Piney Gir: From 'The Muppets' To 'Geronimo' | WAMU 88.5 - American University Radio
Filed Under:

Piney Gir: From 'The Muppets' To 'Geronimo'

Play associated audio

What do you do if you're an aspiring drummer and someone steals your drum set? Well, if you're Piney Gir, you become a singer — because, as she figured it, they can't steal your voice.

Gir grew up in a fundamentalist Pentecostal household in Kansas, attending church four or five times a week. She got the solos in the choir and grew to love performing. The singer, whose real name is Angela Penhaligon, eventually found her way to London and the world of indie art-rock.

Her sound has been compared to Tammy Wynette, Loretta Lynn and Patsy Cline, but on her latest album, Geronimo, Gir sometimes seems to be conjuring up '60s pop from girl groups to The Troggs. The singer-songwriter spoke with NPR's Scott Simon about making the album, her music influences and her next project.


Interview Highlights

On naming the album Geronimo

"There's a double meaning to that title because I'm a little bit Native American. I came back to the States to record this album, and it felt like a bit of a homecoming. And there's a lot of tribal drums on it, so that's a bit of homage to him. But also, it's that fearlessness, that battle cry. I wanted to do something I'd never done before, and I wanted to do it with my whole self and dive in and just try something new. So it's that kind of 'Geronimo!' So it has those two significances for me."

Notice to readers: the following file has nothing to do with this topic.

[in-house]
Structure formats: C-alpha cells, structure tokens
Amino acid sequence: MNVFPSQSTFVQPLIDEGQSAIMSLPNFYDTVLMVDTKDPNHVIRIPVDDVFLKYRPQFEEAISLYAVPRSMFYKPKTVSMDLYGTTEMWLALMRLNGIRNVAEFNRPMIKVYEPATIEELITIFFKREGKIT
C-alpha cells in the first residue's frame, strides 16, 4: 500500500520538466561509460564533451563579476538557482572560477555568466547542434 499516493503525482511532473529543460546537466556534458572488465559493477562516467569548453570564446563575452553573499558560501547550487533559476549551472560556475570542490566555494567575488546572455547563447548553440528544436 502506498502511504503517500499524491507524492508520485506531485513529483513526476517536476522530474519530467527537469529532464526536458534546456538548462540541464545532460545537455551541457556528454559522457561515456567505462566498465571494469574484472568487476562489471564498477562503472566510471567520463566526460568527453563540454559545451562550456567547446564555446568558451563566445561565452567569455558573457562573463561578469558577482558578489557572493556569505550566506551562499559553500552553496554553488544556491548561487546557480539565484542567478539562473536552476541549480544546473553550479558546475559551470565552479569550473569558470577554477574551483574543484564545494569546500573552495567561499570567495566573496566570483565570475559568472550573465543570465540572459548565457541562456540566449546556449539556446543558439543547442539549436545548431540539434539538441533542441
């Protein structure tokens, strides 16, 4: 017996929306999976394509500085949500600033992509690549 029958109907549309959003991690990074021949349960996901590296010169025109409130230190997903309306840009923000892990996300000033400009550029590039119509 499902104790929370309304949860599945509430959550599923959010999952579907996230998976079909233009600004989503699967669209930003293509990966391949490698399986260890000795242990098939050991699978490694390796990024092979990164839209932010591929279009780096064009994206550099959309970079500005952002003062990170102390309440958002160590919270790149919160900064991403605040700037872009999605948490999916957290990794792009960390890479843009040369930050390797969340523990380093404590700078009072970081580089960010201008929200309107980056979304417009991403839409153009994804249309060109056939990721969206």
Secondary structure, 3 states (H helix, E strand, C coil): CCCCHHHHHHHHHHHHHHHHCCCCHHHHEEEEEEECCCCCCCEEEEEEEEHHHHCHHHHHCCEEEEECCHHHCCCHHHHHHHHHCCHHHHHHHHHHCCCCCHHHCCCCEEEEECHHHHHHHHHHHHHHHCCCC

On recording with a live band

"I think you get a certain live energy when you can look at your drummer in the face or you can glance over at your guitarist and give him a wink. You can even take the song in a bit of a more jammy direction because you can take it as it comes versus contriving it and structuring it in a rigid way. So it gave us a kind of freedom."

On musical influences growing up

"I grew up mainly on a diet of church music, which was sort of bluegrass and gospel influence with a bit of 'happy-clappy' thrown in there — you know, that kind of happy Jesus music where people play tambourines and dance around, very melody-driven. In that sense, I can thank my church education. ... Friday nights, my dad was often doing a youth ministry. My mom and I would watch The Muppets and that was amazing. Johnny Cash was on there and Elton John. I got kind of hooked on The Muppets, so that probably planted the seed."

Copyright 2012 National Public Radio. To see more, visit http://www.npr.org/.

NPR

Lowly Worm Is Back! Richard Scarry Jr. Brings Dad's Manuscript To Life

The younger Scarry, also an illustrator, found a draft of Best Lowly Worm Book Ever! in his dad's Swiss chalet. He says all that was missing was the final art, "so that's what I did."
NPR

A Food Crisis Follows Africa's Ebola Crisis

Food shortages are emerging in the wake of West Africa's Ebola epidemic. Market shelves are bare and fields are neglected because traders can't move and social gatherings are discouraged.
NPR

Uber Greases The Wheel With Obama's Old Campaign Manager

Uber is hiring David Plouffe, the mastermind of Obama's 2008 campaign, to power its own political strategy. What can a tech-savvy political animal offer a ride-sharing service?
NPR

Native Stories From Alaska Give Gamers Something To Play With

The video game Never Alone draws on a traditional Inupiaq story and the actual experiences of native Alaskan elders, storytellers and youth.

Leave a Comment

Help keep the conversation civil. Please refer to our Terms of Use and Code of Conduct before posting your comments.